Followup to: The Weak Inside View
“It is easy, way too easy, to generate new mechanisms, accounts, theories, and abstractions. To see if such things are useful, we need to vet them, and that is easiest “nearby”, where we know a lot. When we want to deal with or understand things “far”, where we know little, we have little choice other than to rely on mechanisms, theories, and concepts that have worked well near. Far is just the wrong place to try new things.”
Well… I understand why one would have that reaction. But I’m not sure we can really get away with that.
When possible, I try to talk in concepts that can be verified with respect to existing history. When I talk about natural selection not running into a law of diminishing returns on genetic complexity or brain size, I’m talking about something that we can try to verify by looking at the capabilities of other organisms with brains big and small. When I talk about the boundaries to sharing cognitive content between AI programs, you can look at the field of AI the way it works today and see that, lo and behold, there isn’t a lot of cognitive content shared.
But in my book this is just one trick in a library of methodologies for dealing with the Future, which is, in general, a hard thing to predict.
Let’s say that instead of using my complicated-sounding disjunction (many different reasons why the growth trajectory might contain an upward cliff, which don’t all have to be true), I instead staked my whole story on the critical threshold of human intelligence. Saying, “Look how sharp the slope is here!”—well, it would sound like a simpler story. It would be closer to fitting on a T-Shirt. And by talking about just that one abstraction and no others, I could make it sound like I was dealing in verified historical facts—humanity’s evolutionary history is something that has already happened.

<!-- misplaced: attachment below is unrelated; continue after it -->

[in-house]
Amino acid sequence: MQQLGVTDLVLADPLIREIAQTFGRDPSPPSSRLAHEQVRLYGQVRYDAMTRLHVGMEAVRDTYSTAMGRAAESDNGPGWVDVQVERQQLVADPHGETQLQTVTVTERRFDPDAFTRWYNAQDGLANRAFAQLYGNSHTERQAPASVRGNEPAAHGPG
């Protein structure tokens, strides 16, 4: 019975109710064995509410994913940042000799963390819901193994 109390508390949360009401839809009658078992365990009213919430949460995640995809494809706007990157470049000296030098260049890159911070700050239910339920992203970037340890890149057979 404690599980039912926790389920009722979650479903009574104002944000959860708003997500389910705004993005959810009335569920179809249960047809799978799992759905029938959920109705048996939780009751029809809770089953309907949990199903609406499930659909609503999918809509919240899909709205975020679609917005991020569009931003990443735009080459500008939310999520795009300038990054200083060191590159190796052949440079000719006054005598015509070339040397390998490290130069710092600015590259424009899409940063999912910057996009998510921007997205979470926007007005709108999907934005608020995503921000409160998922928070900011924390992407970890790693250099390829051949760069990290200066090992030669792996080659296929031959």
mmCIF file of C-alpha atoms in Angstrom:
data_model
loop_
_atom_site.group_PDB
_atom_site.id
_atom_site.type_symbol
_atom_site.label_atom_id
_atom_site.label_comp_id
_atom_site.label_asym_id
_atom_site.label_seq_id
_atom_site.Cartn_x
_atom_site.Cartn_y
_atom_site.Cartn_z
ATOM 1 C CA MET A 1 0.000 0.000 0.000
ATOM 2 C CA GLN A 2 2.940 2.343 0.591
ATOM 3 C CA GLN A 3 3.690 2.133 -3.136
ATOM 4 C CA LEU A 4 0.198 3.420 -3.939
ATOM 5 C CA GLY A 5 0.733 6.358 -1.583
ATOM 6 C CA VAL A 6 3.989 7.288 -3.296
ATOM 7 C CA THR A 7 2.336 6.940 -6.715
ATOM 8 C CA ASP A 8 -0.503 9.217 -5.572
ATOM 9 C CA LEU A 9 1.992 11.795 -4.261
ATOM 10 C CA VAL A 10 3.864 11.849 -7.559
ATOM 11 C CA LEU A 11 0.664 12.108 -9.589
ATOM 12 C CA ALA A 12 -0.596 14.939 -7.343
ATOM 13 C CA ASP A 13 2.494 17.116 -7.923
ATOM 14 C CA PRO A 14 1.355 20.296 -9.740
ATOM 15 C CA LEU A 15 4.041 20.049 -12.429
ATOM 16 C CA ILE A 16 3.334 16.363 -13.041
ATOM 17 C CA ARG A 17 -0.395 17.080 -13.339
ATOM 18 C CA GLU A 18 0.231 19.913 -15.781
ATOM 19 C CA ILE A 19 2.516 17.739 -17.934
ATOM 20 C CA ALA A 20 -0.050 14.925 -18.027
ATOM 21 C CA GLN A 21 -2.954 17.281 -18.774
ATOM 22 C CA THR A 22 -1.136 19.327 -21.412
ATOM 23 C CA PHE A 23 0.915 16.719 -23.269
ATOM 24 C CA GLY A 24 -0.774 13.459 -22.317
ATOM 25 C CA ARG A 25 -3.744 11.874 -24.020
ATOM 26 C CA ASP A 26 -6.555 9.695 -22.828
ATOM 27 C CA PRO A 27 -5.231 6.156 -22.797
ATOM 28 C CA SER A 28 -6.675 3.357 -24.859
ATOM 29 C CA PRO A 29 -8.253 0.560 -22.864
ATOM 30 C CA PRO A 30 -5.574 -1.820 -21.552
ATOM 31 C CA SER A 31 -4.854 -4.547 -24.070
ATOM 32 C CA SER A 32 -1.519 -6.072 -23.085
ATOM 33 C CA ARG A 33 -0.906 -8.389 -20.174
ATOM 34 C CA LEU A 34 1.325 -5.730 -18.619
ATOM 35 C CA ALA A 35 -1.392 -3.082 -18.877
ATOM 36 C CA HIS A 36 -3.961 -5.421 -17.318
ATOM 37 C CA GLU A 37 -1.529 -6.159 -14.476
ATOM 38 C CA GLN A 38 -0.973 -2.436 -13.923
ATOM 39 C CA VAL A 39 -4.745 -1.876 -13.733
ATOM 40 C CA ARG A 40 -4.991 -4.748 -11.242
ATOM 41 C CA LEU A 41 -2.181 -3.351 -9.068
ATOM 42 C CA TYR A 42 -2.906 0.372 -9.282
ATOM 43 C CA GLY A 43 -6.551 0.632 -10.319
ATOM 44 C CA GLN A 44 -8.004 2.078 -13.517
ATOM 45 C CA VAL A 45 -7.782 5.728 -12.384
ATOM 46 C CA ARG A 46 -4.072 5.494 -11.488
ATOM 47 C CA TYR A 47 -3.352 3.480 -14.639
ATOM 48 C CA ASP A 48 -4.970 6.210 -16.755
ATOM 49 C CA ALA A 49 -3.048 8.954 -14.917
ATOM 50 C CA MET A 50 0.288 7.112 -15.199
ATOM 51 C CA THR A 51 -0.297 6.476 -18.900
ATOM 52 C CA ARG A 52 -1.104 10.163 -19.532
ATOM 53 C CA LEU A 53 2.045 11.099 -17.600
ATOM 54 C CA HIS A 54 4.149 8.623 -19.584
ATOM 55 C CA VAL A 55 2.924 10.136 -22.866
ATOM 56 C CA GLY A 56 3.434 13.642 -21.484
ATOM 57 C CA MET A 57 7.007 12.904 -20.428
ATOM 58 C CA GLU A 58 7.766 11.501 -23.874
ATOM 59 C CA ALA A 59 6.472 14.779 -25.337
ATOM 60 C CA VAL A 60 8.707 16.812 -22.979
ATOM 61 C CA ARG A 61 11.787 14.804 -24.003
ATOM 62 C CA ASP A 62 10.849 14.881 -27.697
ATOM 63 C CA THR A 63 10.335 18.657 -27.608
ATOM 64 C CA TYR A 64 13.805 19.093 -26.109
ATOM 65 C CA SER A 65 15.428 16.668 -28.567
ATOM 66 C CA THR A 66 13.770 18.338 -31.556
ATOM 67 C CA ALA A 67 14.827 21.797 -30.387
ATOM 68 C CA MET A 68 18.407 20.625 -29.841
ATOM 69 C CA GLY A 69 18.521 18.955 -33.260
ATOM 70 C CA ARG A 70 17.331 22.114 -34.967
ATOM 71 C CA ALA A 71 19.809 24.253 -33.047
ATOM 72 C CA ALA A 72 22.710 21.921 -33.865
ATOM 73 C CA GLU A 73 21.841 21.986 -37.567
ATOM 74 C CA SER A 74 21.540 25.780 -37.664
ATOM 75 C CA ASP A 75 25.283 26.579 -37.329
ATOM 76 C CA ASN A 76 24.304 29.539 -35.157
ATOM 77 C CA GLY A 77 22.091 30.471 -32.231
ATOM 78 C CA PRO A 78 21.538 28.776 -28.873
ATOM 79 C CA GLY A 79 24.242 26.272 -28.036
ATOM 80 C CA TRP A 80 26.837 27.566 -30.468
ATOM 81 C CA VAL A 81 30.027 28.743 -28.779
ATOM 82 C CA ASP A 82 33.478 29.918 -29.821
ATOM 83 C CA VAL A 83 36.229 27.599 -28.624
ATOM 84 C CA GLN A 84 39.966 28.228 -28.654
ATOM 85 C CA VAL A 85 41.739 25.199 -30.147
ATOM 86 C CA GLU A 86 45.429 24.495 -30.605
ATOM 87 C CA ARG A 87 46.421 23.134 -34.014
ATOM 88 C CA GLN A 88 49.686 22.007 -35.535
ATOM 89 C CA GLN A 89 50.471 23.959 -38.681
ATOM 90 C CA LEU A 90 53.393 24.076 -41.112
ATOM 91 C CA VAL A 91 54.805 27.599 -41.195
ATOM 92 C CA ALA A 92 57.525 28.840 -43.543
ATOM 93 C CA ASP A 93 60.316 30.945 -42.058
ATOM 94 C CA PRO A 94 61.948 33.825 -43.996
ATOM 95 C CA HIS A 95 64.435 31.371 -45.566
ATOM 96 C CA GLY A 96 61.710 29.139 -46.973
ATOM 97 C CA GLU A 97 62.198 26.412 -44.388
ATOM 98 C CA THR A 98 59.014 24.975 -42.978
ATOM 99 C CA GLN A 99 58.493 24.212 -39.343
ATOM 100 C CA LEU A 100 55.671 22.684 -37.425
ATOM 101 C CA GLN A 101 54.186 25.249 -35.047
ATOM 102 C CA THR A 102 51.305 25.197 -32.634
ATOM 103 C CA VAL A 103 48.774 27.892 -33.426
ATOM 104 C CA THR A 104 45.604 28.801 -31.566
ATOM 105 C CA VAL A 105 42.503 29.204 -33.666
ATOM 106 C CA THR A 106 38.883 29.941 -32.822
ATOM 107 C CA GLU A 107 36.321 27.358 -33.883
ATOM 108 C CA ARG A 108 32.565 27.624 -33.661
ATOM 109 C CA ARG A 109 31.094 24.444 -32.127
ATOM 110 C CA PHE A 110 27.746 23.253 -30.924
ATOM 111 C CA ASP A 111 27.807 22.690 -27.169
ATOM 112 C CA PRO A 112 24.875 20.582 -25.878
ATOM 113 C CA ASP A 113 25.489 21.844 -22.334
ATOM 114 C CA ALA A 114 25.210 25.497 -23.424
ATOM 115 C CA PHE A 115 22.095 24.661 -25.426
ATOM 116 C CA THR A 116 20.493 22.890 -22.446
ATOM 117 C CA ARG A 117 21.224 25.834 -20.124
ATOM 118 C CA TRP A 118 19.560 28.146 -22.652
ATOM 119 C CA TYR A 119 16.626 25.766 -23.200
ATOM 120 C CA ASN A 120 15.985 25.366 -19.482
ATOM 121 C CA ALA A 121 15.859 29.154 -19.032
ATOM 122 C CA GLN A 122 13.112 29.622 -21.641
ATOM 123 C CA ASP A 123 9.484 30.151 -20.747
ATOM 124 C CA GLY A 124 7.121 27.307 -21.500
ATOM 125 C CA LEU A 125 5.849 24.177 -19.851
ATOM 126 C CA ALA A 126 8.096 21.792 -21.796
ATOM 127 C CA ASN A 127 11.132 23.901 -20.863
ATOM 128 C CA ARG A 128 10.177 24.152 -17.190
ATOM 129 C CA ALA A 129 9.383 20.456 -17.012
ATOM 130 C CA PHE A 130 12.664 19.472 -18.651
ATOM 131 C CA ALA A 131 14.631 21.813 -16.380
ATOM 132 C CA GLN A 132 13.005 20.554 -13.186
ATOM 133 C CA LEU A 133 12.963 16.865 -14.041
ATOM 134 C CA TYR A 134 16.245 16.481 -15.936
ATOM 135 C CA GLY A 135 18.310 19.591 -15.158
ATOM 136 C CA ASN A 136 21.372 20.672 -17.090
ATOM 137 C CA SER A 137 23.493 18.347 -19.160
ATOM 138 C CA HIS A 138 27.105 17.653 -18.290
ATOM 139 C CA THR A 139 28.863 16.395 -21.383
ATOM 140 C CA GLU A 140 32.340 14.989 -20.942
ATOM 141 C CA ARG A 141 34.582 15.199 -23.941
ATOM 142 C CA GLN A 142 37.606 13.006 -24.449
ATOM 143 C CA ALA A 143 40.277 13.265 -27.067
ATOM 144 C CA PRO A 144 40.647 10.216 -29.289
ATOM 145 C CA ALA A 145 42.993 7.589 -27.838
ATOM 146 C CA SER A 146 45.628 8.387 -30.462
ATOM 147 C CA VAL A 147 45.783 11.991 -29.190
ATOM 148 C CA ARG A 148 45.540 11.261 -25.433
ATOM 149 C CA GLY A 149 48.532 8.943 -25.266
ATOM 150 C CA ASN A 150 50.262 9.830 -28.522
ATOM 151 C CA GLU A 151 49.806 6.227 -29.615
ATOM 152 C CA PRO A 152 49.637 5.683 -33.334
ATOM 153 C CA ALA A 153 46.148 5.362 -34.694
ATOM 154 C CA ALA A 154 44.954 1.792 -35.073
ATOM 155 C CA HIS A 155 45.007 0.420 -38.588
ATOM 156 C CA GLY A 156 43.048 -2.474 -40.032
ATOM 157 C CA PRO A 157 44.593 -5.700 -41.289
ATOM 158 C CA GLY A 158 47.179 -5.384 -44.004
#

But speaking of an abstraction being “verified” by previous history is a tricky thing. There is this little problem of underconstraint—of there being more than one possible abstraction that the data “verifies”.
In “Cascades, Cycles, Insight” I said that economics does not seem to me to deal much in the origins of novel knowledge and novel designs, and said, “If I underestimate your power and merely parody your field, by all means inform me what kind of economic study has been done of such things.” This challenge was answered by comments directing me to some papers on “endogenous growth”, which happens to be the name of theories that don’t take productivity improvements as exogenous forces.
I’ve looked at some literature on endogenous growth. And don’t get me wrong, it’s probably not too bad as economics. However, the seminal literature talks about ideas being generated by combining other ideas, so that if you’ve got N ideas already and you’re combining them three at a time, that’s a potential N!/((3!)(N − 3!)) new ideas to explore. And then goes on to note that, in this case, there will be vastly more ideas than anyone can explore, so that the rate at which ideas are exploited will depend more on a paucity of explorers than a paucity of ideas.
Well… first of all, the notion that “ideas are generated by combining other ideas N at a time” is not exactly an amazing AI theory; it is an economist looking at, essentially, the whole problem of AI, and trying to solve it in 5 seconds or less. It’s not as if any experiment was performed to actually watch ideas recombining. Try to build an AI around this theory and you will find out in very short order how useless it is as an account of where ideas come from...
But more importantly, if the only proposition you actually use in your theory is that there are more ideas than people to exploit them, then this is the only proposition that can even be partially verified by testing your theory.